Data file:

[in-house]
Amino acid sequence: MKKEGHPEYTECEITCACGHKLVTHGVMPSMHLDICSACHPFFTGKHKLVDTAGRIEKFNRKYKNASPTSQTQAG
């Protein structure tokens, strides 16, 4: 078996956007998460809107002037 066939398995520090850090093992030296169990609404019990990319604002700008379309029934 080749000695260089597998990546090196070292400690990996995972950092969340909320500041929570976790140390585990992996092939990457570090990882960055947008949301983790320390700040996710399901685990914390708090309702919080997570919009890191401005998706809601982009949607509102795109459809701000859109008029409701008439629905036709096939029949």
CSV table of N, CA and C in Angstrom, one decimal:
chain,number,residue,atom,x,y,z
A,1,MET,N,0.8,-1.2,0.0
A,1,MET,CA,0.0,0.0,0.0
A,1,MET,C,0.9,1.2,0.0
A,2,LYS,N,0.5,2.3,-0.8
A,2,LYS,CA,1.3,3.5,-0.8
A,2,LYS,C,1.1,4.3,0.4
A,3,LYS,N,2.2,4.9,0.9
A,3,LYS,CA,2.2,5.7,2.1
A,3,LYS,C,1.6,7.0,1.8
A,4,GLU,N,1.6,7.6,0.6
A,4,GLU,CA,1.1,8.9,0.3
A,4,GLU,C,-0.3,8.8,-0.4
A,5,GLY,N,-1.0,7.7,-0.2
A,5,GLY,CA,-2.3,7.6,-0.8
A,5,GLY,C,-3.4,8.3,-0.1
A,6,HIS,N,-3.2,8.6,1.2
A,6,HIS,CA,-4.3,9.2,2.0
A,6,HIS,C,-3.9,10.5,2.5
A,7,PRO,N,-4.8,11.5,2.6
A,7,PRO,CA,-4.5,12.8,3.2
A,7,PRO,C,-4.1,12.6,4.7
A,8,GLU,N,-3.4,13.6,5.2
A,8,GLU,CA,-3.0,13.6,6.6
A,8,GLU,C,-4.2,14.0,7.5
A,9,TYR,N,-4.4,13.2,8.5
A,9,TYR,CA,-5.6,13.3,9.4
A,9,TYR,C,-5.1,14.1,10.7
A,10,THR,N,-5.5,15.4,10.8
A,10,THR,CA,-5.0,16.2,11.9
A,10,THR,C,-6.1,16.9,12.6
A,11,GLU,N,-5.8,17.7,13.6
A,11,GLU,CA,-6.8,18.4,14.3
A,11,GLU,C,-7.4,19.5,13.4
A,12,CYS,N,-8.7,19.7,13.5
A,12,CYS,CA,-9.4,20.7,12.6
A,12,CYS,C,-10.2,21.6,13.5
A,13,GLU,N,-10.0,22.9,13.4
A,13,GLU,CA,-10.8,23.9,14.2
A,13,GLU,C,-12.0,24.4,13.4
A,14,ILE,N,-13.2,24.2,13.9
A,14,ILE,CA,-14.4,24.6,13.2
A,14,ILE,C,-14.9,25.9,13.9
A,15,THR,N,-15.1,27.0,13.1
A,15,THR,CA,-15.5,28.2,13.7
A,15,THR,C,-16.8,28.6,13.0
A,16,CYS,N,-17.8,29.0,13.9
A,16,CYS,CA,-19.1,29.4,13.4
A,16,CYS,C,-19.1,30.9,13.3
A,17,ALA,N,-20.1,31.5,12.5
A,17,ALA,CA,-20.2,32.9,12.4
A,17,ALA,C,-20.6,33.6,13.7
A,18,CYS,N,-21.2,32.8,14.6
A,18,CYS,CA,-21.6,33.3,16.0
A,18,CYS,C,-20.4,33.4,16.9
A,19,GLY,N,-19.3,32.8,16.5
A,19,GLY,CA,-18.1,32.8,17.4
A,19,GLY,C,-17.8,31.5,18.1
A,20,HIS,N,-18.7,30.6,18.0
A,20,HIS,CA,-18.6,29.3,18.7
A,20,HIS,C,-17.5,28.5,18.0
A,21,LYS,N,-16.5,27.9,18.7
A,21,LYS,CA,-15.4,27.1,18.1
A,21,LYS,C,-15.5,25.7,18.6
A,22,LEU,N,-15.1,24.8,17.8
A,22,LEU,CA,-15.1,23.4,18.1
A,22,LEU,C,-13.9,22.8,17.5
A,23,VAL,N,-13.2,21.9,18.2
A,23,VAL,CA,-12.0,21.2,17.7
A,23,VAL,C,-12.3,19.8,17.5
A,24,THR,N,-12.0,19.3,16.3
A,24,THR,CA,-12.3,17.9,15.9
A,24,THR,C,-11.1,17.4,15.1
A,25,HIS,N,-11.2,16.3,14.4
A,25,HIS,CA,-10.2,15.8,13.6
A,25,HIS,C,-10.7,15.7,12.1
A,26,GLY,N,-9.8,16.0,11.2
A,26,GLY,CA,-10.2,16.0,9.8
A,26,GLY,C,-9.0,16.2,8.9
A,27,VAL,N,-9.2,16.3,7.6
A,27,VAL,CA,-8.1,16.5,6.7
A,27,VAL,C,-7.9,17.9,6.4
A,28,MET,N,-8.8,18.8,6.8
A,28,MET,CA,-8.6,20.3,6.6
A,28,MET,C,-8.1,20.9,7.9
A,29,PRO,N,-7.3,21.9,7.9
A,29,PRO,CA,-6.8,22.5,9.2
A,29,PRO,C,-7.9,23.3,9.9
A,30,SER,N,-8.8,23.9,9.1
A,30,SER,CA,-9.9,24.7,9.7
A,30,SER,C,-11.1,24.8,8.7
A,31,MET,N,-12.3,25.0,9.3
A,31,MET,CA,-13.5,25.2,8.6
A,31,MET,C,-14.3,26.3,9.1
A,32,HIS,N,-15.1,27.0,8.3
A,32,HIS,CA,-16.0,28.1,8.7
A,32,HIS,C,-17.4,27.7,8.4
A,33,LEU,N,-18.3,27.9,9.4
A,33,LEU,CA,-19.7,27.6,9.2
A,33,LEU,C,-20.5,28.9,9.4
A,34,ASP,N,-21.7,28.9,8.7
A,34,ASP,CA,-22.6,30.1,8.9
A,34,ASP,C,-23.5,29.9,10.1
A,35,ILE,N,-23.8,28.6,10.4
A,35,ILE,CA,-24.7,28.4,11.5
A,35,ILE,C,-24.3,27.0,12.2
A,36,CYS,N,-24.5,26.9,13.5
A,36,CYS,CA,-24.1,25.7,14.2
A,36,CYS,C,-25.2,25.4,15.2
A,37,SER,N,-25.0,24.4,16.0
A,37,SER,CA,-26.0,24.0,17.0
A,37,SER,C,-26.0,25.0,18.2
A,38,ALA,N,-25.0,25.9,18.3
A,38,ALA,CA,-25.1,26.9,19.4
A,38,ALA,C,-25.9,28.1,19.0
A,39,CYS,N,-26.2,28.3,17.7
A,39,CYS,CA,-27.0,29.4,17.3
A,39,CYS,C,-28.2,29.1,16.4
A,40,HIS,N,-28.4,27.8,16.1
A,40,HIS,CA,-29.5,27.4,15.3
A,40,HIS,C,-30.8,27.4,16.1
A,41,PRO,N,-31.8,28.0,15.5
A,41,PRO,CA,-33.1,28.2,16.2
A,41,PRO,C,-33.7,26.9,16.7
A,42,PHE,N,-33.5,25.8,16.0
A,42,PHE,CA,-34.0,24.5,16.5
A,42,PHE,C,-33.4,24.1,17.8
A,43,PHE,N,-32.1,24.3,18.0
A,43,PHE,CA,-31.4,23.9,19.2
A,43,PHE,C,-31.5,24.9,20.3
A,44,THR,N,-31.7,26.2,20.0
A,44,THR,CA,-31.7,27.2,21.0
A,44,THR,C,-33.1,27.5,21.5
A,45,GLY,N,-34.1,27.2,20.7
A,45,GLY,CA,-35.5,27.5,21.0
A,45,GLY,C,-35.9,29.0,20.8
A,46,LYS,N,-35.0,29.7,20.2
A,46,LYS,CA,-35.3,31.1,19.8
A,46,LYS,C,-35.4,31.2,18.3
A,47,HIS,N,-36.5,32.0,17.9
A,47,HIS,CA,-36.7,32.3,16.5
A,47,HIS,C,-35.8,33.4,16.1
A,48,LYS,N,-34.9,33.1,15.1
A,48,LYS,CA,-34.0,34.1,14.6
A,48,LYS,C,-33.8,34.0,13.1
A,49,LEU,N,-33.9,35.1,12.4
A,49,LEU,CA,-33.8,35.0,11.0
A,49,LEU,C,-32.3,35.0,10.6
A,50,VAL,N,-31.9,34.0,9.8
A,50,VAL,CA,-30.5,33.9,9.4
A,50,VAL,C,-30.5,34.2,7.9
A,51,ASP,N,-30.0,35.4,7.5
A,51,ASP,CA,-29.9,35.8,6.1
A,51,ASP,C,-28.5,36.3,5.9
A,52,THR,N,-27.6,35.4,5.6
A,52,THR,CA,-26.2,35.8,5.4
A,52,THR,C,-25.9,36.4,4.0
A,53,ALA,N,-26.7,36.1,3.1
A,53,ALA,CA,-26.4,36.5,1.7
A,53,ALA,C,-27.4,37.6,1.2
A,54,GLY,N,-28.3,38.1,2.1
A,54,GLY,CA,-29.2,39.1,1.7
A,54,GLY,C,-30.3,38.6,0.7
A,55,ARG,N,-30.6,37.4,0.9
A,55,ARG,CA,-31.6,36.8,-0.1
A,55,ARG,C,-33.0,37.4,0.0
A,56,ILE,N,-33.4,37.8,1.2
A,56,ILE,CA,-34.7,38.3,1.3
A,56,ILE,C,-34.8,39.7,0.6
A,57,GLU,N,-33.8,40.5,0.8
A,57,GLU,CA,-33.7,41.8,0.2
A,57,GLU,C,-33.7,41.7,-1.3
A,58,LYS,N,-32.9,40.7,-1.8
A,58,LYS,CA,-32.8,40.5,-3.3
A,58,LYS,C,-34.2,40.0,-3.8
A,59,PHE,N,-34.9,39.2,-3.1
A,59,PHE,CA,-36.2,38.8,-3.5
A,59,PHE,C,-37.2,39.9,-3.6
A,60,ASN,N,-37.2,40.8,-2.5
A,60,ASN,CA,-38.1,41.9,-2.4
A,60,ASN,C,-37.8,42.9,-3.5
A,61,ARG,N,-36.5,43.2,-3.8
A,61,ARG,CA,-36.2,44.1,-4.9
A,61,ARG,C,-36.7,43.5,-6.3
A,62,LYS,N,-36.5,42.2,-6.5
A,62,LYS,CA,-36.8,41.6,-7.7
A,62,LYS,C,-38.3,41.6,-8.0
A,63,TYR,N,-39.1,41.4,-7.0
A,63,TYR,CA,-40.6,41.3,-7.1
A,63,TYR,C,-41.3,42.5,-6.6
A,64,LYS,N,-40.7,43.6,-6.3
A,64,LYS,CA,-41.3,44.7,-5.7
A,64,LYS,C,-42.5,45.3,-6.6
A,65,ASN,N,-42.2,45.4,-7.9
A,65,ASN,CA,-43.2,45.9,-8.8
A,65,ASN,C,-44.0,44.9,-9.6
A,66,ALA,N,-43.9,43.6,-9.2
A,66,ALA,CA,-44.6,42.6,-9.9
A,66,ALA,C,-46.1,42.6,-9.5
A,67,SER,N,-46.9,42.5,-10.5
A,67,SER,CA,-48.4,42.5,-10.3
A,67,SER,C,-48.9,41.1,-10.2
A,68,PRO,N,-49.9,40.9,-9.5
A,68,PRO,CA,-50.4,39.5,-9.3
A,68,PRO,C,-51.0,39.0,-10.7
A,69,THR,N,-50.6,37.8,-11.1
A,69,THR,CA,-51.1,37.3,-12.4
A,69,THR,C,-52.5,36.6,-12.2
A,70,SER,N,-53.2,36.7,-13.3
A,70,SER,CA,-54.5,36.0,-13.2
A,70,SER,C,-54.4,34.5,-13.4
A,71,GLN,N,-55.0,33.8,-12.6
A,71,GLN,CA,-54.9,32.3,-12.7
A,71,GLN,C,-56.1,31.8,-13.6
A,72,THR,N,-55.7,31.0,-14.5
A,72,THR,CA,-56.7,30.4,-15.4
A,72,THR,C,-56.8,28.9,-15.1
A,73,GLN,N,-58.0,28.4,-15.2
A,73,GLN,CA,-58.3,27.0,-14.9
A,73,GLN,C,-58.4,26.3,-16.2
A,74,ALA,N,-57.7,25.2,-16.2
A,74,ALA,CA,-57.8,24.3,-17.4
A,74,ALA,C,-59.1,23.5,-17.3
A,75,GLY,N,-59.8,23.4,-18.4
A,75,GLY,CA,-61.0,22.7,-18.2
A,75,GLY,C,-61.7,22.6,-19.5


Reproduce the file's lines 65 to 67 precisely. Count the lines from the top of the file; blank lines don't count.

A,20,HIS,C,-17.5,28.5,18.0
A,21,LYS,N,-16.5,27.9,18.7
A,21,LYS,CA,-15.4,27.1,18.1